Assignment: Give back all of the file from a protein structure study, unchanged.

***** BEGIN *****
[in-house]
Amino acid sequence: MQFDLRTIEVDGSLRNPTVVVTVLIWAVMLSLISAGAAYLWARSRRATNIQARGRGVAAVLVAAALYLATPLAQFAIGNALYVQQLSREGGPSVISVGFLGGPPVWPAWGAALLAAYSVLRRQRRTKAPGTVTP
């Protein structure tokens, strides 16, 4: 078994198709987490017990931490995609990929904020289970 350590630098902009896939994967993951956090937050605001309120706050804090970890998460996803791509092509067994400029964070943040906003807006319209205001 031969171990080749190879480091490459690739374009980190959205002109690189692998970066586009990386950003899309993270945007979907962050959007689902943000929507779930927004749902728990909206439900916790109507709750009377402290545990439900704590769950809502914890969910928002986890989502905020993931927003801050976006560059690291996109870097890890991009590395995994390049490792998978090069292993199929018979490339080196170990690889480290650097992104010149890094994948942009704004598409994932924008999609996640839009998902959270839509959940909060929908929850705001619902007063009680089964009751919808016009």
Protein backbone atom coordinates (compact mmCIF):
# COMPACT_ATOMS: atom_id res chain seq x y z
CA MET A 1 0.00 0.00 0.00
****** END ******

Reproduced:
[in-house]
Amino acid sequence: MQFDLRTIEVDGSLRNPTVVVTVLIWAVMLSLISAGAAYLWARSRRATNIQARGRGVAAVLVAAALYLATPLAQFAIGNALYVQQLSREGGPSVISVGFLGGPPVWPAWGAALLAAYSVLRRQRRTKAPGTVTP
């Protein structure tokens, strides 16, 4: 078994198709987490017990931490995609990929904020289970 350590630098902009896939994967993951956090937050605001309120706050804090970890998460996803791509092509067994400029964070943040906003807006319209205001 031969171990080749190879480091490459690739374009980190959205002109690189692998970066586009990386950003899309993270945007979907962050959007689902943000929507779930927004749902728990909206439900916790109507709750009377402290545990439900704590769950809502914890969910928002986890989502905020993931927003801050976006560059690291996109870097890890991009590395995994390049490792998978090069292993199929018979490339080196170990690889480290650097992104010149890094994948942009704004598409994932924008999609996640839009998902959270839509959940909060929908929850705001619902007063009680089964009751919808016009």
Protein backbone atom coordinates (compact mmCIF):
# COMPACT_ATOMS: atom_id res chain seq x y z
CA MET A 1 0.00 0.00 0.00